Creating a reference design flow for 10nm processes: video
Increasing process complexity and lithographic challenges are likely to see the semiconductor industry use the 10nm node for a long time, so how do you build an efficient design flow to get the most out of it?
Synopsys has posted a video of a breakfast meeting at DAC during which its collaboration with Samsung Semiconductor to build a design flow for the upcoming 10nm flow was discussed.
In the video, Kelvin Low, senior director of foundry marketing, Samsung Semiconductor, discusses progress on his company’s processes.
Samsung Semiconductor has already shipped more than half a million finFET wafers at 14nm, and is now working on its 10nm process offering. Low expects that shifting from the 14fF process to the upcoming 10nm process will offer the same 30% performance gain experienced in the shift from Samsung’s 28LPP to 14LPE processes. Progress beyond this point is unclear.
“Foundries are pushing immersion lithography beyond 10nm and we see this as very high risk,” said Low, adding that he believed that a 7nm node that did not use EUV lithography would be short-lived.
At 10nm, Samsung has already done risk production on its 10LPE process, and hopes to see it in mass production by the end of the year. A PDK, libraries, IP and design flows are available for the process.
A follow-on 10LPP process is in development, which should offer a 10% performance bump over 10LPE and enter risk production by the end of the year.
An early PDK and library for this process is already available.
“We view 10nm as a healthy and long-lived node,” said Low.
JC Lin, vice president of IC Compiler II R&D, Synopsys, outlined some of the challenges of developing tool support for these advanced nodes.
These include achieving high yields with increasing density, coping with rising wire resistance, and supporting more placement and routing rules, for example to ensure that when pins get placed on these dense layouts, they can also be routed.
The use of finFETs has also increased the complexity of device modelling, while the placement and routing tools also need to support triple patterning to achieve the required density. Other challenges include building an effective power grid, and managing signal EM issues. All this has to be dealt with in a context in which customers are being increasingly careful about sign-off, often doubling the number of process corners they want to check with a consequent impact on turnaround times.
To address these issues, Synopsys has introduced features into IC Compiler II and related tools including netlist restructuring (adjusting the circuit during placement to make it routable), total negative slack based placemen, local skew optimisation, and concurrent clock and data optimisation to improve clock topologies. ICCII also uses the same timer as in PrimeTime, to ensure better correlation between design and sign-off. There’s also integrated and incremental ECO.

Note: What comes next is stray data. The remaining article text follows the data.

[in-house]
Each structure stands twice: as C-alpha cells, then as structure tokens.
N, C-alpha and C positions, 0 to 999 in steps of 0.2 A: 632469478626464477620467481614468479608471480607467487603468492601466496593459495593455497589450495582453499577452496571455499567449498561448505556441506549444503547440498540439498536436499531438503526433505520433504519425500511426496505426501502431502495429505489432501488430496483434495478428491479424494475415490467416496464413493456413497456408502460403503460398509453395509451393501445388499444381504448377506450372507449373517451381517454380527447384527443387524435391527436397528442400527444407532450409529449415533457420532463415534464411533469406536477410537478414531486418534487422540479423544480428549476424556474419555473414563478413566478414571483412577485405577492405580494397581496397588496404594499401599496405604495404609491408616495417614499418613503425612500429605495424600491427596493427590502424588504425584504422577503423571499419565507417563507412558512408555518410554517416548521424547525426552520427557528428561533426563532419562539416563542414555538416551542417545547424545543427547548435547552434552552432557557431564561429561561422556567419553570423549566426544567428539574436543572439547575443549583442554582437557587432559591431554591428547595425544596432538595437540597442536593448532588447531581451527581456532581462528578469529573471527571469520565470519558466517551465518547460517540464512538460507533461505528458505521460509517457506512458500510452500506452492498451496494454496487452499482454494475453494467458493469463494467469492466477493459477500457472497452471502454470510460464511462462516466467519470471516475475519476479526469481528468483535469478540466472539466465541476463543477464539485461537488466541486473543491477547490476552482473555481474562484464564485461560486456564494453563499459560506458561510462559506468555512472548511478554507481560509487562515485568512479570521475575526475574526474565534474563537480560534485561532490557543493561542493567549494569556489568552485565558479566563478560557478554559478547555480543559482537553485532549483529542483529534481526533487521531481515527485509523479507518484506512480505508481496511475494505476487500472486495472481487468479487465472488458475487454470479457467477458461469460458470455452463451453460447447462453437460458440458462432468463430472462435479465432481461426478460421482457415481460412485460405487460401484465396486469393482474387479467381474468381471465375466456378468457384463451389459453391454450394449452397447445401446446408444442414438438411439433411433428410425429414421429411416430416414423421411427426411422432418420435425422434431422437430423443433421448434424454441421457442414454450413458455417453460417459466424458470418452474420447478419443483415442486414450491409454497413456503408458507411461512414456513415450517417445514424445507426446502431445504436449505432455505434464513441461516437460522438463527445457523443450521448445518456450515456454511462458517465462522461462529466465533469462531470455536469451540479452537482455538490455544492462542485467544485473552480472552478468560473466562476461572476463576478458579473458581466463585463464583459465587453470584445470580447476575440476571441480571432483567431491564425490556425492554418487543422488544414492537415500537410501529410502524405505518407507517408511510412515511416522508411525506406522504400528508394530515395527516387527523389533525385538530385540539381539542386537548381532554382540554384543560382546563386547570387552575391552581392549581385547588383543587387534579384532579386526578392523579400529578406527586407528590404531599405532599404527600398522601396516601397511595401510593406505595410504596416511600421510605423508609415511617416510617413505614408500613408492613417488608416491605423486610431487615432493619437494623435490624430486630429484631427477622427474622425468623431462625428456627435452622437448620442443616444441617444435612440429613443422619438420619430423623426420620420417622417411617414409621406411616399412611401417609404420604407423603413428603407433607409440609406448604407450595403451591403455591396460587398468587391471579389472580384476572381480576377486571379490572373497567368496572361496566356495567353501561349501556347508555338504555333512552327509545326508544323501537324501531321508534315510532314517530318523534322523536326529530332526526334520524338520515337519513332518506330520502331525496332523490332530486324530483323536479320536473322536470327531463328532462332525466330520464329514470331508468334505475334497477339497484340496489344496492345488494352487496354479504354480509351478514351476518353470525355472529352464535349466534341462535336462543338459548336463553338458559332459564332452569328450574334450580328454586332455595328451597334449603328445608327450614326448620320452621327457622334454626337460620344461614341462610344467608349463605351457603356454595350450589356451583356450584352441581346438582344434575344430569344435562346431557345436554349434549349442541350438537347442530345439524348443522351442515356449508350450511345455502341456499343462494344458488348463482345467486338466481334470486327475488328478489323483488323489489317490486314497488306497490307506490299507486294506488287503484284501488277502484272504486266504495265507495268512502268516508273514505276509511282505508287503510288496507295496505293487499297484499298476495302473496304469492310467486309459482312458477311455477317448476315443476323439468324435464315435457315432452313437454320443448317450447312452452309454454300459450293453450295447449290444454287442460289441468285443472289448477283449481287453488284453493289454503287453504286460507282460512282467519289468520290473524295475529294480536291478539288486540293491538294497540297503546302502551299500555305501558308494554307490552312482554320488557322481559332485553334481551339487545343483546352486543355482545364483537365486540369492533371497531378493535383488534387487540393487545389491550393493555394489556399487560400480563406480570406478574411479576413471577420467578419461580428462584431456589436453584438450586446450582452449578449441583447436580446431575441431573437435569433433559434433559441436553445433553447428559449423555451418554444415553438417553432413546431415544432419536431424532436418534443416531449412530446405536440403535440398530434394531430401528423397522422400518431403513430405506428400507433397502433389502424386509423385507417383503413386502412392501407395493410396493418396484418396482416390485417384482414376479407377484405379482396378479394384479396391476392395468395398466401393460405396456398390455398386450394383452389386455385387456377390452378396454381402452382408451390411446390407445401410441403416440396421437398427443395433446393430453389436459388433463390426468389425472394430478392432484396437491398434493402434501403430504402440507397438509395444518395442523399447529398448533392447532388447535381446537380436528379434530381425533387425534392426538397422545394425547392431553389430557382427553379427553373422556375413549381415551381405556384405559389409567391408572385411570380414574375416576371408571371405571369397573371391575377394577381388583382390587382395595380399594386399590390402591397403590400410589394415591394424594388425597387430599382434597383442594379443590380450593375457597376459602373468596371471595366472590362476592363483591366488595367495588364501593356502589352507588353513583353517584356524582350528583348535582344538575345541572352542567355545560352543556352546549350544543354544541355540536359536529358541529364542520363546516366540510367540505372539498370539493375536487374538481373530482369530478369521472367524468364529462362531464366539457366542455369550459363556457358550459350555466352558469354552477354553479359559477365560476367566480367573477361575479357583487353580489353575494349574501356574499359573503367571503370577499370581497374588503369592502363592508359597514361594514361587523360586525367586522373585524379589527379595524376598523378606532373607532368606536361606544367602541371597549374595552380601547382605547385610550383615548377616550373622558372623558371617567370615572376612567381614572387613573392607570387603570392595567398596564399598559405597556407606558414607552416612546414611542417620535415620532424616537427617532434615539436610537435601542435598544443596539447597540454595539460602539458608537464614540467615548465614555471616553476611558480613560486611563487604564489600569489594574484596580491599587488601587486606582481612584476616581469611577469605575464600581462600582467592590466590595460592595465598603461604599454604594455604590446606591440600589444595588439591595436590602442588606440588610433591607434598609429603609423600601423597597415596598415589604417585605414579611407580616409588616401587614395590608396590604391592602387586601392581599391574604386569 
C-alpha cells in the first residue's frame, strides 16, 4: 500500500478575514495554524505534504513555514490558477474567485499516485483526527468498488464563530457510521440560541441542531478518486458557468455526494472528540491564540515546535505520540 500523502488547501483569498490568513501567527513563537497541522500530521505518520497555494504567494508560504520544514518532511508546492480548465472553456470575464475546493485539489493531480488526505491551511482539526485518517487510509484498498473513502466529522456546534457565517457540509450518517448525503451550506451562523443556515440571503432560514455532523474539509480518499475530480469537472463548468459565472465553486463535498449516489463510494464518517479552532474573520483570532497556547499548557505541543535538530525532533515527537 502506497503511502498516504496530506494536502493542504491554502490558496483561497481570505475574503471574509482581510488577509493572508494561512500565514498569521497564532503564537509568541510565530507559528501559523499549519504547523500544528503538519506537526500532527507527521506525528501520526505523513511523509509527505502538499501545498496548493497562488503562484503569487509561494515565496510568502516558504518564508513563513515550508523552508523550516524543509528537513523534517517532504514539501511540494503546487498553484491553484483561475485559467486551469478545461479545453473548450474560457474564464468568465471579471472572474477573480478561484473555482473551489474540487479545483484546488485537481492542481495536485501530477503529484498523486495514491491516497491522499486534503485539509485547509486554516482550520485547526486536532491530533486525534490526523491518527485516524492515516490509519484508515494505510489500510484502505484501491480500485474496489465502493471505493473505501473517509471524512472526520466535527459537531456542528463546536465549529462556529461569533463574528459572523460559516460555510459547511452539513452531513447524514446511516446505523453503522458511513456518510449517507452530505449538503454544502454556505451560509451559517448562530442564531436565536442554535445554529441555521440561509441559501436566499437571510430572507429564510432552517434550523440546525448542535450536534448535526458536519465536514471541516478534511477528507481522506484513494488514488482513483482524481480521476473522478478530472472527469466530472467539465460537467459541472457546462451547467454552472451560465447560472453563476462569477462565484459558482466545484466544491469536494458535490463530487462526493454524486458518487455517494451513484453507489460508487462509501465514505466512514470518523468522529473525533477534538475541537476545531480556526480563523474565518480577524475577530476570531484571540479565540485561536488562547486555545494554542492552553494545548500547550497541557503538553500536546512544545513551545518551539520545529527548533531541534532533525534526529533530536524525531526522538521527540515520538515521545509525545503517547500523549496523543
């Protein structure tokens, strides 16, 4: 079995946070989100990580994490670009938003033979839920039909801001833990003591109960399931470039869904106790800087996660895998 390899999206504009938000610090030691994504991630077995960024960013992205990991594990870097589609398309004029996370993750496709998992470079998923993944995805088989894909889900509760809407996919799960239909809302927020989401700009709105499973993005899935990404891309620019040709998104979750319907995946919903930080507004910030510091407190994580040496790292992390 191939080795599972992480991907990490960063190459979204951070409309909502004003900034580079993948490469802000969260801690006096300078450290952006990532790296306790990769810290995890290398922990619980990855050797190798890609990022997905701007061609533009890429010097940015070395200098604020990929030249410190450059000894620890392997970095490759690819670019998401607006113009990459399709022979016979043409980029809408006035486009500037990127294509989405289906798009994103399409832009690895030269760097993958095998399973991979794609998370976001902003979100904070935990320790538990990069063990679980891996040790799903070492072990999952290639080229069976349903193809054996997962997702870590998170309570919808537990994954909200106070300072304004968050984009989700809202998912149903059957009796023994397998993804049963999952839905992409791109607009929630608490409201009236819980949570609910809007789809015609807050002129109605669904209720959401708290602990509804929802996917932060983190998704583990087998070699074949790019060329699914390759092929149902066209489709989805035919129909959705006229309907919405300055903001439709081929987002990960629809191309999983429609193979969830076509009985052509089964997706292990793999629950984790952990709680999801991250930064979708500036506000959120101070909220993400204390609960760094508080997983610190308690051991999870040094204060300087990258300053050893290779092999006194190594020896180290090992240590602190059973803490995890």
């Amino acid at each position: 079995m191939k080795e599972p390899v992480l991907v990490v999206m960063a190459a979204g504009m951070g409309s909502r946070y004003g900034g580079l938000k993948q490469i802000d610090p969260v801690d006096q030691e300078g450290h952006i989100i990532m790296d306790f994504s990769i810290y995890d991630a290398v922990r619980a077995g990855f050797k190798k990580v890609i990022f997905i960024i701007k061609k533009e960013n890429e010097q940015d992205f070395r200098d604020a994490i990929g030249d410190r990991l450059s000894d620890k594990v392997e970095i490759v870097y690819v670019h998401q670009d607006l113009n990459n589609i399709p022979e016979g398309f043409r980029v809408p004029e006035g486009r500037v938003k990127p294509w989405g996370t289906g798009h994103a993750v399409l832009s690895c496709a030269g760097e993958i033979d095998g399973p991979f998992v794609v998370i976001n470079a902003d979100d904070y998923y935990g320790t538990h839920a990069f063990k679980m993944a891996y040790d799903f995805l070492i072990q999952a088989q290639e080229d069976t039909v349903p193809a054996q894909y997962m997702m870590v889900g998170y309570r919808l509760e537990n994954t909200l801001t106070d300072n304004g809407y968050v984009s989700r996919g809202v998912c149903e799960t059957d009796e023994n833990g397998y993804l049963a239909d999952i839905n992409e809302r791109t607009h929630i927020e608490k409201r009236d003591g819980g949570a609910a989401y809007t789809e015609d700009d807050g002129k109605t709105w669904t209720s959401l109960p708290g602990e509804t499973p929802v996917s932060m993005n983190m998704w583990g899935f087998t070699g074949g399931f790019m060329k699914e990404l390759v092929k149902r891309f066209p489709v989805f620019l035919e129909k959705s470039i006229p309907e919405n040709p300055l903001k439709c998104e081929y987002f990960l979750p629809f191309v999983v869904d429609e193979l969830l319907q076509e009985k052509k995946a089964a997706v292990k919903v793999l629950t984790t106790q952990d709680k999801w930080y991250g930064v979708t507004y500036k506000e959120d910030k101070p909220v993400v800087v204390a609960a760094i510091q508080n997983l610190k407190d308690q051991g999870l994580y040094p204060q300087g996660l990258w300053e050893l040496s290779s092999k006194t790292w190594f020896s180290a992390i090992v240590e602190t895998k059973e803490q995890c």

Andy Potemski, senior director of reference flows and Lynx R&D, Synopsys, discussed the foundry reference flow it has built with Samsung Semiconductor for the 10LPE process. The four-stage flow has an automation layer (to manage repetitive tasks) and a technology layer to reflect the details of the process.
“The flow is a balanced starting point that is scalable for a wider variety of applications,” said Potemski, who added that it had been developed using a Cortex A53 CPU design as a ‘pipe cleaner’.
Samsung Semiconductor specified that the design should be done with all the timing at worst-case corners, and targeting a low IR drop. The design should be clean vs DRC and colouring issues, and should use Synopsys’ IC Validator’s PV and POCV timing sign-off strategies.
The flow the team developed included the use of Design Compiler Graphical, particularly for its congestion-driven restructuring and layer-aware optimisation features.
For the design-planning phase, the reference flow was tuned to handle issues such as the insertion of boundary cells and tap cells.
Placement had to be colour aware, and so there had to be a colour ‘legalisation’ step using colour shifting. Colour planning also had to be done for the power-grid and power-grid vias.
Timing variations in these advanced processes are increasingly dependent on slew and load, and this is leading to non-Gaussian timing distributions. The reference flow therefore specified the use of PrimeTime POCV features within ICC Compiler II to address this issue.
Synopsys’ IC Validator tool was specified to handle process hotspot checking and repair, while IC Compiler II and PrimeRail were used to in-design IR drop analysis
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